Reduce nurse stress levels with a workplace intervention

A workplace mindfulness-based intervention can reduce the stress levels of healthcare workers in high-stress settings, like nurses in an intensive care unit, according to a study from The Ohio State University Wexner Medical Center.

Workers in a surgical ICU were placed into two groups: a control group and a stress-reduction intervention group. The intervention lasted for eight weeks and included mindfulness, stretching, yoga, meditation and music. Stress markers were measured one week before and one week after the intervention to see if the approach reduced stress.

Results showed that levels of salivary [alpha]-amylase (or the activation of the fight or flight response) were decreased from the first to second assessment in the intervention group, while the control group showed no changes.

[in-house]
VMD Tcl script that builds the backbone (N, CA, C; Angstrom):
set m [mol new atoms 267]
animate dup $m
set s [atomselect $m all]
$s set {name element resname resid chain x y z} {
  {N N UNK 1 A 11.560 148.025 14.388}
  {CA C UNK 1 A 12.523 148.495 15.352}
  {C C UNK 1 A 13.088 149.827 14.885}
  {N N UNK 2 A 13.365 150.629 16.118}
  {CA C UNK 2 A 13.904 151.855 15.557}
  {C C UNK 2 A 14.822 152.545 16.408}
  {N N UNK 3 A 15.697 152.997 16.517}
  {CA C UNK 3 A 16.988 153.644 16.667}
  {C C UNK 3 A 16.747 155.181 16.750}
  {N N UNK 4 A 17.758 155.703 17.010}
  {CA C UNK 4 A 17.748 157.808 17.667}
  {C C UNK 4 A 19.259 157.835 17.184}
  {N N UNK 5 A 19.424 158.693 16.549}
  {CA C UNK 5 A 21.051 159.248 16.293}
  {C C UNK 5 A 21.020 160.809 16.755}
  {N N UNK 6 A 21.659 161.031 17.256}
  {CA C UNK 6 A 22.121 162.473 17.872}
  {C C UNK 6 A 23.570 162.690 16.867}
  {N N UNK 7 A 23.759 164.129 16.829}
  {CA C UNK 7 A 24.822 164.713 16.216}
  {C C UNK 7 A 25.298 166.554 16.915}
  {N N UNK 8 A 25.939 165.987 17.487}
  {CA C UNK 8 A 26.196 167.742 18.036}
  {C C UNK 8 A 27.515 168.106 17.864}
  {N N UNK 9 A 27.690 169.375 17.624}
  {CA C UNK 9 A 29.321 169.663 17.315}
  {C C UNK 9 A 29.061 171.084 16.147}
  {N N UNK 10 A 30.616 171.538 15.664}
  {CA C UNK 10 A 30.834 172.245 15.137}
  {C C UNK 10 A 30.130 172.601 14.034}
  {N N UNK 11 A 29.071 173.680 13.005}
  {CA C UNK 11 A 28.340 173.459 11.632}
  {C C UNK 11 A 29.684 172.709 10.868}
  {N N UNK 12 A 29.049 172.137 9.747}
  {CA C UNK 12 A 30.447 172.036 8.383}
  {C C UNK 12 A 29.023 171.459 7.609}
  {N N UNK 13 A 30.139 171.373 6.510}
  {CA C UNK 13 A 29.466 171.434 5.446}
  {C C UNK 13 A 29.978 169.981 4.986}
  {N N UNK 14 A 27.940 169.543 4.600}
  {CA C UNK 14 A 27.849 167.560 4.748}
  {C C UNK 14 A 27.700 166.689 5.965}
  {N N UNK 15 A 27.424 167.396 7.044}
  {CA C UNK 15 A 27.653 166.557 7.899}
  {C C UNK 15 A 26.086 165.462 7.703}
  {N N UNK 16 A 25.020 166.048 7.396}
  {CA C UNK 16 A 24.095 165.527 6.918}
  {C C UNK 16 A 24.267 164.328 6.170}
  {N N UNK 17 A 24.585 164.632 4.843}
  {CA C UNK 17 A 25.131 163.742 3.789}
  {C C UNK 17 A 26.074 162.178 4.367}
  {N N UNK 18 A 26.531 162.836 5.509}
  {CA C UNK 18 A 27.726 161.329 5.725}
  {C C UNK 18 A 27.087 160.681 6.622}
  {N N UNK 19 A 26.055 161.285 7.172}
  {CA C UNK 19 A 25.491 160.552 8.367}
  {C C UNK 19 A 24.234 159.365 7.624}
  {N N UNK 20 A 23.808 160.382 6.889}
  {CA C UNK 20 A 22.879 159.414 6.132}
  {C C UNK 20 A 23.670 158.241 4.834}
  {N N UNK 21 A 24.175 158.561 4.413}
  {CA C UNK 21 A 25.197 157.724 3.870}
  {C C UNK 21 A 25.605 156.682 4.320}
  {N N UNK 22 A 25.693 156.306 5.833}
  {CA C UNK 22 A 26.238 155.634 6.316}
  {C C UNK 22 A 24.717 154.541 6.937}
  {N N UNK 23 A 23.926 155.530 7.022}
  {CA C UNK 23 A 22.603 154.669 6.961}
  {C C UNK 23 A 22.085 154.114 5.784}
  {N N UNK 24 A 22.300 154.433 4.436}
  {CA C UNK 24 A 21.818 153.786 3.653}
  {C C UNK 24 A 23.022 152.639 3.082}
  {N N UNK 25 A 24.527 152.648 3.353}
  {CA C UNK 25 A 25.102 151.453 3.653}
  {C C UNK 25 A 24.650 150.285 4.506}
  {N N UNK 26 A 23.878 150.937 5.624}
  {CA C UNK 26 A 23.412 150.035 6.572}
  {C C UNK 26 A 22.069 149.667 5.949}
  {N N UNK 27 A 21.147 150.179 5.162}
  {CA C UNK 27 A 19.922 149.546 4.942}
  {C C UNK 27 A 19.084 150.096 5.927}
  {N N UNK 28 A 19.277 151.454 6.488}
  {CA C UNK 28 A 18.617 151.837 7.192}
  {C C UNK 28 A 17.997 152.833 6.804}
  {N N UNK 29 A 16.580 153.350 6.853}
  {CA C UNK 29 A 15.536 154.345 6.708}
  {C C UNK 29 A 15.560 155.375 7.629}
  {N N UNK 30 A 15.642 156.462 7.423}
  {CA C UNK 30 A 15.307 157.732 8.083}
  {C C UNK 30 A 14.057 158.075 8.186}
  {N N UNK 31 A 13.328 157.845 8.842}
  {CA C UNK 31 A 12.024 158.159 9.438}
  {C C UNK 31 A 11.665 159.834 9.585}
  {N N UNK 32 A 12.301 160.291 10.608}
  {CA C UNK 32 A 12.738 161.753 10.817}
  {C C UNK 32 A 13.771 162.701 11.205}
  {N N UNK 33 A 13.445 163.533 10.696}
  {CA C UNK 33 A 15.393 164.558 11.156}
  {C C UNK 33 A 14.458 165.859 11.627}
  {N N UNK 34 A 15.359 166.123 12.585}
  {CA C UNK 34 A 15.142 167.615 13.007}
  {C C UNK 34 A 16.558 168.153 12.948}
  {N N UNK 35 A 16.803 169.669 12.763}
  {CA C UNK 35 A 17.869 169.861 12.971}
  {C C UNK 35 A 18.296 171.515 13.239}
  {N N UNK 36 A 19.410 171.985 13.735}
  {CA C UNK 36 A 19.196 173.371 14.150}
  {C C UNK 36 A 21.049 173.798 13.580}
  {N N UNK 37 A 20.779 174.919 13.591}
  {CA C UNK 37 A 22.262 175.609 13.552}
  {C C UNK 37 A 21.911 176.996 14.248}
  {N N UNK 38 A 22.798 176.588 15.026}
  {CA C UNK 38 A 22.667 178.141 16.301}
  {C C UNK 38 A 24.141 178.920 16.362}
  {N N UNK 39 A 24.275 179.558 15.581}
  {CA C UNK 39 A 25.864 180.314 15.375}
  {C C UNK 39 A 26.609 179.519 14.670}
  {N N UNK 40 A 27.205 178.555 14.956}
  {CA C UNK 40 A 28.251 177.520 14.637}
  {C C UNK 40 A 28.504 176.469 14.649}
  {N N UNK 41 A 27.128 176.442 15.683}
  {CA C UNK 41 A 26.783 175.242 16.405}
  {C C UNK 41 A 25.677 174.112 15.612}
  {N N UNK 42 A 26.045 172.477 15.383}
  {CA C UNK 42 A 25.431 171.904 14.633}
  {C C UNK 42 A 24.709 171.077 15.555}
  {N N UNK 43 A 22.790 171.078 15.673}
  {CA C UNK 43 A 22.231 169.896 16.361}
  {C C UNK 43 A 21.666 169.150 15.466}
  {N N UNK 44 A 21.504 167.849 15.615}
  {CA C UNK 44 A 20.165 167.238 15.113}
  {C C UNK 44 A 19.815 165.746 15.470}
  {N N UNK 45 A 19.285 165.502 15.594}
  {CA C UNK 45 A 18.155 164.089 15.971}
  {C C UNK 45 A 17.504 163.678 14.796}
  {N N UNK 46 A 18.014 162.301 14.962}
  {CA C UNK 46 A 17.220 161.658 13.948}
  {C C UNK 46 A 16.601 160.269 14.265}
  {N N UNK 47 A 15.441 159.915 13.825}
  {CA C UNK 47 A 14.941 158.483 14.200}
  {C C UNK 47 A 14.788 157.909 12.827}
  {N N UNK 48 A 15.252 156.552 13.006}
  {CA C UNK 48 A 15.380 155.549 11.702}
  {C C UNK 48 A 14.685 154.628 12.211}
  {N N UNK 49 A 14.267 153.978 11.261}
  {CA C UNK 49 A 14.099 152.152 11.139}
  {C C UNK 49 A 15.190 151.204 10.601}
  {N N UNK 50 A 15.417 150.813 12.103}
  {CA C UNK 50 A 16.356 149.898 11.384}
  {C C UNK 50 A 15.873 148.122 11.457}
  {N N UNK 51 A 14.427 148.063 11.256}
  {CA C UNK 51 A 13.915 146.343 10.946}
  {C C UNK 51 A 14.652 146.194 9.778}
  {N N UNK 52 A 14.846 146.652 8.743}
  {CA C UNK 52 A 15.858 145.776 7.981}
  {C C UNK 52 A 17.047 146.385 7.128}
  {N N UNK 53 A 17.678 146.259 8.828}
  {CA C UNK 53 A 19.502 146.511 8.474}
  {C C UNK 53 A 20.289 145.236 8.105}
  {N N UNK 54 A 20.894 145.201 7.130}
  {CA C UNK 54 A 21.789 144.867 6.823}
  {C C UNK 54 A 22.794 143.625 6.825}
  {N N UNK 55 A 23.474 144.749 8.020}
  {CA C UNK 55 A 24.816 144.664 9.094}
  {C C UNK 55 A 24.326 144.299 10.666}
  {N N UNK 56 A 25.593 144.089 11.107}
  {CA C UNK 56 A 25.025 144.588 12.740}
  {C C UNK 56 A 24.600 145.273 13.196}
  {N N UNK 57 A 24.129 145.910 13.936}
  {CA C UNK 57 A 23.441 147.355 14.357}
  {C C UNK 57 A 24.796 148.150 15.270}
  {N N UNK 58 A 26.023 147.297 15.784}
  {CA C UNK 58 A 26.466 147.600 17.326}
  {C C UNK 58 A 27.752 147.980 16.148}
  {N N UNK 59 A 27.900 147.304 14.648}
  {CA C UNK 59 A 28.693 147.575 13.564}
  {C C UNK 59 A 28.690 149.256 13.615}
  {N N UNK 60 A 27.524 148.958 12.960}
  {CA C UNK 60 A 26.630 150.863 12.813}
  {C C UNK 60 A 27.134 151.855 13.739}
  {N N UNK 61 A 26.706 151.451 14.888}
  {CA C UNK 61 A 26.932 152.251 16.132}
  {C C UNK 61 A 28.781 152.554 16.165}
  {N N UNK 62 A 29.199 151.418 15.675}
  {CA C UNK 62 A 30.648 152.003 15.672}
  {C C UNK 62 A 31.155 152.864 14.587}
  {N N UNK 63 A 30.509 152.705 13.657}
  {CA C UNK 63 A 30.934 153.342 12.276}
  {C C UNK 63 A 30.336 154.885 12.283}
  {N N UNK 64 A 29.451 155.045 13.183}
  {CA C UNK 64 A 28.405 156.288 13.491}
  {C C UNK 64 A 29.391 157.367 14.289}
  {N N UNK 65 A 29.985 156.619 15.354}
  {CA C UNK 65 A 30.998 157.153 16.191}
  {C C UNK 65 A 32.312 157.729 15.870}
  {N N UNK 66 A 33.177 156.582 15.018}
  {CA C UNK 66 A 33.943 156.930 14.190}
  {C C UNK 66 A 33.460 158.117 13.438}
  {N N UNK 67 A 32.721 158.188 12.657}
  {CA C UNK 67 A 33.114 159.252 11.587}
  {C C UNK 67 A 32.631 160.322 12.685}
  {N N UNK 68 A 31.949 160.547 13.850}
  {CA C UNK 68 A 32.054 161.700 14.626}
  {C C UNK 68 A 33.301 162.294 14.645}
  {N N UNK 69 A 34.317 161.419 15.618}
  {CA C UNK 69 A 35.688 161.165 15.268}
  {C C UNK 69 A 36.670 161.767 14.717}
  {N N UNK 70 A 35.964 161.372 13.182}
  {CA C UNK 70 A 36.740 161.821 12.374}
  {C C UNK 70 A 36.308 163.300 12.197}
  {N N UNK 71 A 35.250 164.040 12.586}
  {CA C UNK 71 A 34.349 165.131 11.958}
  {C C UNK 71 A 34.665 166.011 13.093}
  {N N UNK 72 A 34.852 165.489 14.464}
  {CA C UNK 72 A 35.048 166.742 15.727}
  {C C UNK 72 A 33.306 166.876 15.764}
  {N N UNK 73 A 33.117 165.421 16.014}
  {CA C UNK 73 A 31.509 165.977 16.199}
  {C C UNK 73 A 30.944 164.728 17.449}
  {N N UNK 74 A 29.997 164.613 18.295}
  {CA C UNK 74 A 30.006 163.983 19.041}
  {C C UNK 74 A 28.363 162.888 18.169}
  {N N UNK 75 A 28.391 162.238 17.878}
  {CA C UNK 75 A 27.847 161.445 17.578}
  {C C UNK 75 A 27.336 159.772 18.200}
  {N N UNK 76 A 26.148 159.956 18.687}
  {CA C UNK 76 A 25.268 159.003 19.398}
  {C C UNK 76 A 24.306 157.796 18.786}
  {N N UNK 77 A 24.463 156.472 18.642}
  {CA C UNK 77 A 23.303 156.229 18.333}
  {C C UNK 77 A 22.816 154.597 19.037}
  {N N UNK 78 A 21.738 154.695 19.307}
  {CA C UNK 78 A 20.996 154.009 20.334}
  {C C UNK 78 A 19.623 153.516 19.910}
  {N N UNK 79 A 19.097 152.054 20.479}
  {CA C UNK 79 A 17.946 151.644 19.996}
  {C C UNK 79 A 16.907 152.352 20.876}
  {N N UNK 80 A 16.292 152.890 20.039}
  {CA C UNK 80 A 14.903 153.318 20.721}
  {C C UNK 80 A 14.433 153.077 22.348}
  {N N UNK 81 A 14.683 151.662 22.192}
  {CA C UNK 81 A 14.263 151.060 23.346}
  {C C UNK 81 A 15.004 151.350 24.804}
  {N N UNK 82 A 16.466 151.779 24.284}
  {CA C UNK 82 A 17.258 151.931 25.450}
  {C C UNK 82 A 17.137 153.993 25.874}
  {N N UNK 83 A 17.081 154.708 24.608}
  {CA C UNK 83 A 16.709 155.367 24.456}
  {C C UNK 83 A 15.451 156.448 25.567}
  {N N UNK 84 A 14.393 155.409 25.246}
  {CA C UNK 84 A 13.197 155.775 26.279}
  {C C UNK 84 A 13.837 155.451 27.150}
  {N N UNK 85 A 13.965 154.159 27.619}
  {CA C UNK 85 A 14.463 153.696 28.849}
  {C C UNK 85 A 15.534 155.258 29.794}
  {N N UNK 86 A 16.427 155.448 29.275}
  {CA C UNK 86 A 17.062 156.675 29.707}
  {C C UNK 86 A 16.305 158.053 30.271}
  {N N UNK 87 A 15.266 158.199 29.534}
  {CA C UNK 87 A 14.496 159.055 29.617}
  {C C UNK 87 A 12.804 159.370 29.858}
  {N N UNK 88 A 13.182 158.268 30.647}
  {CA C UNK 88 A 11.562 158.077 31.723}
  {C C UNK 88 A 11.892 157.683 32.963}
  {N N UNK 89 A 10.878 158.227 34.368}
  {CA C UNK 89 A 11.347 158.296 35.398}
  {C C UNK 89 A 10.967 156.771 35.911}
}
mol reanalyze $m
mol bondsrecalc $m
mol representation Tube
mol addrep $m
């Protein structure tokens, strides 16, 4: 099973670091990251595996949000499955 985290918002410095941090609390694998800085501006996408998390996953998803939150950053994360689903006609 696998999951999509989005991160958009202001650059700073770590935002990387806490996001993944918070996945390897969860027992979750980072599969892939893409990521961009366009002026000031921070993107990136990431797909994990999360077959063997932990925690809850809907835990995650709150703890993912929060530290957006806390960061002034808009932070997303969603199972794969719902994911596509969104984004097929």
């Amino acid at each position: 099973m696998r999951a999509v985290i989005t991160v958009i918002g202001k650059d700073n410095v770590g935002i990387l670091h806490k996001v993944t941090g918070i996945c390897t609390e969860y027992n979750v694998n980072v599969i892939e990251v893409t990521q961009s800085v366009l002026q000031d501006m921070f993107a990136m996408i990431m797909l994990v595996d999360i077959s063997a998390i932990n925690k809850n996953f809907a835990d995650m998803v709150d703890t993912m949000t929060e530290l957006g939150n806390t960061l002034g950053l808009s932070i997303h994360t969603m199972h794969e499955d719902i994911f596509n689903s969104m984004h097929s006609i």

"What's stressful about the work environment is never going to change," said Maryanna Klatt, associate clinical professor in the department of family medicine at OSU Wexner. "But what we were interested in changing was the nursing personnel's reaction to those stresses. We measured salivary alpha amylase, which is a biomarker of the sympathetic nervous system activation, and that was reduced by 40 percent in the intervention group."

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